To the annoyance of some shareholders, XPO Logistics (NYSE:XPO) shares are down a considerable 57% in the last month. The recent drop has obliterated the annual return, with the share price now down 15% over that longer period.
Assuming nothing else has changed, a lower share price makes a stock more attractive to potential buyers. In the long term, share prices tend to follow earnings per share, but in the short term prices bounce around in response to short term factors (which are not always obvious). The implication here is that long term investors have an opportunity when expectations of a company are too low. Perhaps the simplest way to get a read on investors’ expectations of a business is to look at its Price to Earnings Ratio (PE Ratio). A high P/E ratio means that investors have a high expectation about future growth, while a low P/E ratio means they have low expectations about future growth.
Does XPO Logistics Have A Relatively High Or Low P/E For Its Industry?
XPO Logistics’s P/E of 10.63 indicates relatively low sentiment towards the stock. The image below shows that XPO Logistics has a lower P/E than the average (16.8) P/E for companies in the logistics industry.
XPO Logistics’s P/E tells us that market participants think it will not fare as well as its peers in the same industry. Since the market seems unimpressed with XPO Logistics, it’s quite possible it could surprise on the upside. You should delve deeper. I like to check if company insiders have been buying or selling.
How Growth Rates Impact P/E Ratios
Earnings growth rates have a big influence on P/E ratios. When earnings grow, the ‘E’ increases, over time. Therefore, even if you pay a high multiple of earnings now, that multiple will become lower in the future. So while a stock may look expensive based on past earnings, it could be cheap based on future earnings.
It’s great to see that XPO Logistics grew EPS by 25% in the last year. And it has improved its earnings per share by 90% per year over the last three years. So one might expect an above average P/E ratio.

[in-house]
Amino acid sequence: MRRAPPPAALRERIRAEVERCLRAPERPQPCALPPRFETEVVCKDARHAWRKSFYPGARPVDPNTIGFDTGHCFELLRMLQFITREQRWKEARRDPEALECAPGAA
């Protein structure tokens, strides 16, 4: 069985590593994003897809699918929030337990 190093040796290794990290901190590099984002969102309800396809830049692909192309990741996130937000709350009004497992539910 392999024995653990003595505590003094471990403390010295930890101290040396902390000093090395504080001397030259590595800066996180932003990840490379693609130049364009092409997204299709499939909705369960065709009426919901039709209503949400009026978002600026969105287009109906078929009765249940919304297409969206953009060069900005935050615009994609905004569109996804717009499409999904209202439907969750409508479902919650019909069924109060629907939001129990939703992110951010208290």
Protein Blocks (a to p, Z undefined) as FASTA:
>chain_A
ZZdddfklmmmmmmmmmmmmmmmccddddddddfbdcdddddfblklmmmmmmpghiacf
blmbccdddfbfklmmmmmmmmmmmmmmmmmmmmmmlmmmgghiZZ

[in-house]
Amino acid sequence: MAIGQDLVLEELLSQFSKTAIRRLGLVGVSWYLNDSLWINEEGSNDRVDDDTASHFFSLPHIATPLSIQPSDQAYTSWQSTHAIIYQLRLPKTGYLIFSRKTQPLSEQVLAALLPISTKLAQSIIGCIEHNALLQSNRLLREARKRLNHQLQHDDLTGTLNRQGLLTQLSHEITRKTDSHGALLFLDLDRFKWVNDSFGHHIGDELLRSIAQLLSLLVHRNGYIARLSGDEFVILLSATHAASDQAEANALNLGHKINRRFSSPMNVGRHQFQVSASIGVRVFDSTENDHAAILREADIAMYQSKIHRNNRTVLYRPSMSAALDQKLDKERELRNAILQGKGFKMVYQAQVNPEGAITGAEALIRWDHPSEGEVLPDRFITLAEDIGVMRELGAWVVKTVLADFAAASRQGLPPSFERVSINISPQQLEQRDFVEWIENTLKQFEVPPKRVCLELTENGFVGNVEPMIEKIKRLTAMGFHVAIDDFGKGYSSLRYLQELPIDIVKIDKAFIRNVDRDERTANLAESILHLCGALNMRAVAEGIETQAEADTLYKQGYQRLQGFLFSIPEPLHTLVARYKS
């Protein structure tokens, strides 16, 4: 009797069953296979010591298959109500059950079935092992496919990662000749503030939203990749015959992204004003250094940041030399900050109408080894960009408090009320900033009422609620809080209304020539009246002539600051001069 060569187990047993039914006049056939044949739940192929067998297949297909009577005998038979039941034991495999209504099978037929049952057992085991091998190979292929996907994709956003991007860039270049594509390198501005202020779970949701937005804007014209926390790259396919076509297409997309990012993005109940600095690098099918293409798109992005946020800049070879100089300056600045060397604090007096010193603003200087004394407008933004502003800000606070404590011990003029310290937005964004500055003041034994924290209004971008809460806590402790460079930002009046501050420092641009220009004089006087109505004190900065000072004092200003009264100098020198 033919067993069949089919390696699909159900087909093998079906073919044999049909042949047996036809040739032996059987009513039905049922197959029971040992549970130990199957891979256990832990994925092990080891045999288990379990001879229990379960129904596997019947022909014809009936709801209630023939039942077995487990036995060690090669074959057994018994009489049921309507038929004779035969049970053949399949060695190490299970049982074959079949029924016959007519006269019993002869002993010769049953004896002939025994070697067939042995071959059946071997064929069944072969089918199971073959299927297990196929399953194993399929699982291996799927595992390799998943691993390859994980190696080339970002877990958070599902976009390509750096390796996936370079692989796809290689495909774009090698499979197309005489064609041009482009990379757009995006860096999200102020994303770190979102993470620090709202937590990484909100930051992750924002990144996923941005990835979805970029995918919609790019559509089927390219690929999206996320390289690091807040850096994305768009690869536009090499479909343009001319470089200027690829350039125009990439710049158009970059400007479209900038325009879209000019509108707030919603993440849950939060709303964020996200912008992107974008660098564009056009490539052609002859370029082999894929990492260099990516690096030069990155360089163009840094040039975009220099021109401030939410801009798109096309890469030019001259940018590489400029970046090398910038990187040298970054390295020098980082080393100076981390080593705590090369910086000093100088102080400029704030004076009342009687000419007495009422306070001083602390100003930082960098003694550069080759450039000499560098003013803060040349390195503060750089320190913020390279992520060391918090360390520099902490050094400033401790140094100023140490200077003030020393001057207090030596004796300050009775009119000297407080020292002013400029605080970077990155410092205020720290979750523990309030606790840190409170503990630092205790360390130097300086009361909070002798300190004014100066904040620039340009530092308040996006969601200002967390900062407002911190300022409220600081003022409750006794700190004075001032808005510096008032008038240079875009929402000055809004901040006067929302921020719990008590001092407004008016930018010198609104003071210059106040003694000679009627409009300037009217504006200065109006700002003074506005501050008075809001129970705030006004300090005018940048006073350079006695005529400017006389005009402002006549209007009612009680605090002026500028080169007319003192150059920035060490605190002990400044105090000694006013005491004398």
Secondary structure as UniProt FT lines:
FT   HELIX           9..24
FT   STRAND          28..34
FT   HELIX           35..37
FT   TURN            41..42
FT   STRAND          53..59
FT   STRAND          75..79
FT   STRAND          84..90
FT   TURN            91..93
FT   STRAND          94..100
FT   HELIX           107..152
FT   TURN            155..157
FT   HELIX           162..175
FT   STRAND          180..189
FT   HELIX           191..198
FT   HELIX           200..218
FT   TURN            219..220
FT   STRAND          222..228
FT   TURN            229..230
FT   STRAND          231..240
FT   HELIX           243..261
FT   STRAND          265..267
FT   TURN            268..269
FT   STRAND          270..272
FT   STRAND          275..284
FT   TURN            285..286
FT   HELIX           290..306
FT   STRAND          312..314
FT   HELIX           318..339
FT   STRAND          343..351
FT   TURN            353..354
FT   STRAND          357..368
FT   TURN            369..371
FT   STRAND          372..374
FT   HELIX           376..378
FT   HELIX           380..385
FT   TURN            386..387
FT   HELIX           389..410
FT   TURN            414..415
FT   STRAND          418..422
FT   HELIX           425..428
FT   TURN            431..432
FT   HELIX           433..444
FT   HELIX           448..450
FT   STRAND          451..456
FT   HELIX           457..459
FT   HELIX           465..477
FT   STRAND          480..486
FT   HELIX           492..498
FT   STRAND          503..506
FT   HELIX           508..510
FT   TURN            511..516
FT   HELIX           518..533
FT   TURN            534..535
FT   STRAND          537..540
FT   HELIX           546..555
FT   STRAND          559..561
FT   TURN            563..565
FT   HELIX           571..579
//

Remember: P/E Ratios Don’t Consider The Balance Sheet
It’s important to note that the P/E ratio considers the market capitalization, not the enterprise value. In other words, it does not consider any debt or cash that the company may have on the balance sheet. Hypothetically, a company could reduce its future P/E ratio by spending its cash (or taking on debt) to achieve higher earnings.
Such expenditure might be good or bad, in the long term, but the point here is that the balance sheet is not reflected by this ratio.
So What Does XPO Logistics’s Balance Sheet Tell Us?
Net debt totals a substantial 118% of XPO Logistics’s market cap. If you want to compare its P/E ratio to other companies, you must keep in mind that these debt levels would usually warrant a relatively low P/E.
The Verdict On XPO Logistics’s P/E Ratio
XPO Logistics trades on a P/E ratio of 10.6, which is below the US market average of 12.2. The company has a meaningful amount of debt on the balance sheet, but that should not eclipse the solid earnings growth. If the company can continue to grow earnings, then the current P/E may be unjustifiably low. What can be absolutely certain is that the market has become significantly less optimistic about XPO Logistics over the last month, with the P/E ratio falling from 24.7 back then to 10.6 today. For those who don’t like to trade against momentum, that could be a warning sign, but a contrarian investor might want to take a closer look.
Investors have an opportunity when market expectations about a stock are wrong. If it is underestimating a company, investors can make money by buying and holding the shares until the market corrects itself. So this free visual report on analyst forecasts could hold the key to an excellent investment decision.
Of course, you might find a fantastic investment by looking at a few good candidates. So take a peek at this free list of companies with modest (or no) debt, trading on a P/E below 20.
If you spot an error that warrants correction, please contact the editor at firstname.lastname@example.org. This article by Simply Wall St is general in nature. It does not constitute a recommendation to buy or sell any stock, and does not take account of your objectives, or your financial situation. Simply Wall St has no position in the stocks mentioned.
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